East-Indies

A Walk in Hoorn

01. Hoorn

Recently, namely the 19th of September I took a walk in the old city Hoorn. Hoorn is a Dutch city which was once very important for the northern west-coast of the Netherlands. This region is and was called “West-Friesland”, in English “West-Frisia”. After the former Spanish rulers had left and the Netherlands became the Seven Provinces, Hoorn as a city became a powerful naval city.

The first picture is a picture of the old town square called “de Rode Steen”, in English “the Red Stone”. “De Rode Steen” had this particular name as this was the place for public executions. Apart from that the town square was the place for traditional markets and celebrations. Just like Alkmaar, Hoorn had a traditional “kaasmarkt”, in English “cheese market”. The red stone in the pictures is the red stone in question.

In the middle of this town square is the statue of Jan Pieterszoon Coen. This man came from Hoorn and once was a “Gouverneur-Generaal” of the V.O.C. and thus very influential for the trade in the East-Indies, now known as Indonesia. Apparently he did not shy away from using violence and weapons to enforce V.O.C. interests thus there are people who say “his statue should be removed because he would now be considered a war criminal”.

On the matter of Jan Pieterszoon Coen I can be brief and very clear. He lived in different times where people had a different perspective on certain matters and there is the V.O.C. aspect. The V.O.C. was not just a trading company. The V.O.C. was also given a political mandate to represent the Dutch interests at sea in trade and war. The “Gouverneur-Generaal”, in English “governor-general” was not just some high ranked V.O.C. executive. He was also allowed to use force and to wage war in the interest of the V.O.C. and the Seven Provinces when interests were at stake.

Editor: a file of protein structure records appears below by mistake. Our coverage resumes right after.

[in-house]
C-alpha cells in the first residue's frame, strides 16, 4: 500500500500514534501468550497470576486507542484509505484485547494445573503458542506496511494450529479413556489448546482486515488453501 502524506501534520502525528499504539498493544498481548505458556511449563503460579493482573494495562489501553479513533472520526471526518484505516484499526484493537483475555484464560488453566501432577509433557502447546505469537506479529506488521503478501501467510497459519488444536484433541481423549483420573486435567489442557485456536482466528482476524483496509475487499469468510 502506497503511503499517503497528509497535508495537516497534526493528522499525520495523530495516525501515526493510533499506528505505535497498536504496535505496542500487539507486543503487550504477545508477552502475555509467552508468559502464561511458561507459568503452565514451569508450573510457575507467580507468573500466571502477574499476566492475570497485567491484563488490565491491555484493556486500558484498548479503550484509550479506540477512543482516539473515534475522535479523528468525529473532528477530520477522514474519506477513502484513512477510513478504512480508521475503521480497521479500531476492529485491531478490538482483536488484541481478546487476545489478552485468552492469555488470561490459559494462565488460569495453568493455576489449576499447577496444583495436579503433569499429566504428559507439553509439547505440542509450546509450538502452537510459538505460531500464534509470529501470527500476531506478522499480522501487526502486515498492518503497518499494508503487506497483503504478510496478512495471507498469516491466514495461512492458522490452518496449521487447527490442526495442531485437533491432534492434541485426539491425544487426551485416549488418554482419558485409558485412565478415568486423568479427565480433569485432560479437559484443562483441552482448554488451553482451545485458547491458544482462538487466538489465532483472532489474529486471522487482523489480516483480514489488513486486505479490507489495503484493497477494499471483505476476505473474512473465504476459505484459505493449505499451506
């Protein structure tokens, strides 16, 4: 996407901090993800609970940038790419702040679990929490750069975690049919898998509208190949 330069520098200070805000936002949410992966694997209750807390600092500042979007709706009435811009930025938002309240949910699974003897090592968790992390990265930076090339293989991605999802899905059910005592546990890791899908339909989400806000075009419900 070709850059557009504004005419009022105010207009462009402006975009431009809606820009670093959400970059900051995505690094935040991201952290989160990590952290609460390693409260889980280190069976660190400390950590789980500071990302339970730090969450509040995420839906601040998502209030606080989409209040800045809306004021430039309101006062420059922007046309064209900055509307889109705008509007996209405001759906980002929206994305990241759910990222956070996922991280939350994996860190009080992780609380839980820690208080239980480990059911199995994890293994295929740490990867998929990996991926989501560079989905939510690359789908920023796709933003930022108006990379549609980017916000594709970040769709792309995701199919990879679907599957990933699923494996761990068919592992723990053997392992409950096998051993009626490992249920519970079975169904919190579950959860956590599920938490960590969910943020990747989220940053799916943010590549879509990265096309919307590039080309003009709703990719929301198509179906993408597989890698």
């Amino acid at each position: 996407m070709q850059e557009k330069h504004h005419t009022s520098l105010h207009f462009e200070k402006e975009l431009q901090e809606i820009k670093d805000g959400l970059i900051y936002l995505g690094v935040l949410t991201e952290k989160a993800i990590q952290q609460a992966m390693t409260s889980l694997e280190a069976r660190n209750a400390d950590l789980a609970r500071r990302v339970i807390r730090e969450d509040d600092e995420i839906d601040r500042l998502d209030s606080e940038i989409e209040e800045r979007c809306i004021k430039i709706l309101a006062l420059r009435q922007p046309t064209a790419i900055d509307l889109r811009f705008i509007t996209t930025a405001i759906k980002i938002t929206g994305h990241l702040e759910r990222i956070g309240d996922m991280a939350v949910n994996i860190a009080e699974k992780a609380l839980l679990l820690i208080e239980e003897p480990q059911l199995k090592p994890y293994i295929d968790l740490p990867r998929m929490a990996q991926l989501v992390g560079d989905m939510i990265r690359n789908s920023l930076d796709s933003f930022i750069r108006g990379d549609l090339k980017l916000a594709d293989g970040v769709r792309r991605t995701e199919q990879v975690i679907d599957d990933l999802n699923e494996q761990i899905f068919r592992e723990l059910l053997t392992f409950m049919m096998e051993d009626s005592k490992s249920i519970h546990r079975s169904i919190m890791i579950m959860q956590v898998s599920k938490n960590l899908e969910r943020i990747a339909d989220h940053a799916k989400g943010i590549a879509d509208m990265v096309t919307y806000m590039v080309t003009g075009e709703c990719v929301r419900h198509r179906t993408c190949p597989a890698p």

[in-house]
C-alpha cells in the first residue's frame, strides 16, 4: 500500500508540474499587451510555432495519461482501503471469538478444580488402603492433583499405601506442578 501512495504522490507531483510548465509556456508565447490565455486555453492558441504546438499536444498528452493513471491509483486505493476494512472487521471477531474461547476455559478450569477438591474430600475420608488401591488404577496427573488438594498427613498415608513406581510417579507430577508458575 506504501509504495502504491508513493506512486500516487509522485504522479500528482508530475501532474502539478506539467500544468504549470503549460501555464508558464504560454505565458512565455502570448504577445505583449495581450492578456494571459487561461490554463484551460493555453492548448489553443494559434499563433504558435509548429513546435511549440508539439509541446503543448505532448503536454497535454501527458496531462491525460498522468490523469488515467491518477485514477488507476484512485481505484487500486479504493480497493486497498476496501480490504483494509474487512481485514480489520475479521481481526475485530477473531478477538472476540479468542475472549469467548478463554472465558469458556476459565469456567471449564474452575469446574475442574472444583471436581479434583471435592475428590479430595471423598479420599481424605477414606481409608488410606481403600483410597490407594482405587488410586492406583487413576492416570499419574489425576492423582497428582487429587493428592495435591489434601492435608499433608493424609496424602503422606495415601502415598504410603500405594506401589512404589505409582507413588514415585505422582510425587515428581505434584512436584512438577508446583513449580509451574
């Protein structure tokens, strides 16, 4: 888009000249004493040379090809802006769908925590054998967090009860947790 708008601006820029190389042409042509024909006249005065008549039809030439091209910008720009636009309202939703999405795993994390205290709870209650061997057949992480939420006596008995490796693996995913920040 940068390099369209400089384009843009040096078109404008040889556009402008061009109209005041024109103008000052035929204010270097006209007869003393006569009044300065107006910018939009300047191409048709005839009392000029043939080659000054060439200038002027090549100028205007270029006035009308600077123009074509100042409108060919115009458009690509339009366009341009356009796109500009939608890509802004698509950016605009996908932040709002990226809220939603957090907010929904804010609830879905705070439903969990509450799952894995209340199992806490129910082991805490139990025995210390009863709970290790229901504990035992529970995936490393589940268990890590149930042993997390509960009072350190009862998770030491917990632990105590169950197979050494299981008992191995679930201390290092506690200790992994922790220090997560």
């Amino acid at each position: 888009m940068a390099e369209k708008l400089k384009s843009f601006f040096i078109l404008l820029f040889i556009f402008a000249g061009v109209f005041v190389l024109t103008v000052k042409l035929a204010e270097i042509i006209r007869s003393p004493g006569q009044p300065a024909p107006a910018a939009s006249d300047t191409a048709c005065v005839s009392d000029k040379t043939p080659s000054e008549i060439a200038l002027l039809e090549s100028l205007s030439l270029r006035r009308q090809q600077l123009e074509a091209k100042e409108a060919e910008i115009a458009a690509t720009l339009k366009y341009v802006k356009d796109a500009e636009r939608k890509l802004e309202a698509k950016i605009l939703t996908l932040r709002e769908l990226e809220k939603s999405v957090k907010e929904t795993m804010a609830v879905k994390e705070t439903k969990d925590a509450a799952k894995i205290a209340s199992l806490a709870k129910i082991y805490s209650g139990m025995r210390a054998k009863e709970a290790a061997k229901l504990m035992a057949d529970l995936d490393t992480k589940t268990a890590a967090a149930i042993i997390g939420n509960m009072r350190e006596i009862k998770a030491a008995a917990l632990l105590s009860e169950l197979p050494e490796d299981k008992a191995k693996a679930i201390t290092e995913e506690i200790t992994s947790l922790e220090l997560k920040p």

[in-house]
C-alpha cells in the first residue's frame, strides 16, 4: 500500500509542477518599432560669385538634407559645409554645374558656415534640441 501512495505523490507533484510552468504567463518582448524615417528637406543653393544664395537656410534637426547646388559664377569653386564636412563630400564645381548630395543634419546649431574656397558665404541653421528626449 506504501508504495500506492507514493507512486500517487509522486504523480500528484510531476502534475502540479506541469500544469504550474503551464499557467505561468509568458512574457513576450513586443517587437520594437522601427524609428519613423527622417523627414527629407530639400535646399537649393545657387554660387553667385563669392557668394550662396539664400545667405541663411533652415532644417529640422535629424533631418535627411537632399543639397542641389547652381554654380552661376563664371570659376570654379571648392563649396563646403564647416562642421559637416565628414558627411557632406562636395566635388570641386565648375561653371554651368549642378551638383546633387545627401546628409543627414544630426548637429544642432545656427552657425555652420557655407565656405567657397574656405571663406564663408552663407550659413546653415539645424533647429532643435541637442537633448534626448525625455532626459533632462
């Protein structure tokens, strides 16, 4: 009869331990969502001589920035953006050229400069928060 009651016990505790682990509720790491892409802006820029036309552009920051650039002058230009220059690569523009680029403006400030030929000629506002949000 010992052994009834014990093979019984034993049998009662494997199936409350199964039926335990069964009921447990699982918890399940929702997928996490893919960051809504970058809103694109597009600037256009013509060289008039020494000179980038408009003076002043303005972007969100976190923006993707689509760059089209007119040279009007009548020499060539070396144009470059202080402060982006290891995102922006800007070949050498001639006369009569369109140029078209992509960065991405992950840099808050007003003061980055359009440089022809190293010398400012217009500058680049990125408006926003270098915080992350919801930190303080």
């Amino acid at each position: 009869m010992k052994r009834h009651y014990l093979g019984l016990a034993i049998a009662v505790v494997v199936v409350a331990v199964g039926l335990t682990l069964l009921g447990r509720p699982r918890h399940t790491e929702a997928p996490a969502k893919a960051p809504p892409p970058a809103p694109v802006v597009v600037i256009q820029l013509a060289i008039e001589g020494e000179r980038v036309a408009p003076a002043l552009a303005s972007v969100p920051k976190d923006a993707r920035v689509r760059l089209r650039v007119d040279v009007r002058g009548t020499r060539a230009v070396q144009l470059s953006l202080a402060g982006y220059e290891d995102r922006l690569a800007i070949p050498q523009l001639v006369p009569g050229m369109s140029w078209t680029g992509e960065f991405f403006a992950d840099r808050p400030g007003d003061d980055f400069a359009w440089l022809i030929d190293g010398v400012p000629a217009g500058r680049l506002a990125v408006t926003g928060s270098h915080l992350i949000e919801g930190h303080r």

Trade by sea in Asia in the 16th and 17th century was dangerous. Even the biggest wooden ships could get lost, under manned, get stuck or simply sink along the known and perilous routes. Illnesses, food shortages, water shortages and limited medical care occurred often. The V.O.C. was a big source of income for the Seven Provinces and sending ships over to the East-Indies was expensive. A return of investment was expected and sometimes that meant taking trade goods by sword and gun when dealing with unreliable trading partners.

Jan Pieterszoon Coen did what he thought was necessary, even if he had to apply violence for the wealth of his employers. Different times and different perspectives applied then. Now people see this statue as a reminder of bloodshed. Yet this bloodshed among the past European countries involved in overseas trading, especially in the Americas, Africa and Eastern-Asia was quite normal for centuries. Since he Middle-Ages the use of force and war was still part of life. This aspect, especially in past overseas trade is a big black and red page in West-European history and a statue is an effective reminder.

Apart from that I can say that Hoorn as a city is still mostly an open air museum. In some parts time stood still, traces of previous times are everywhere and there is plenty of space to walk around. For further information check this link for more information.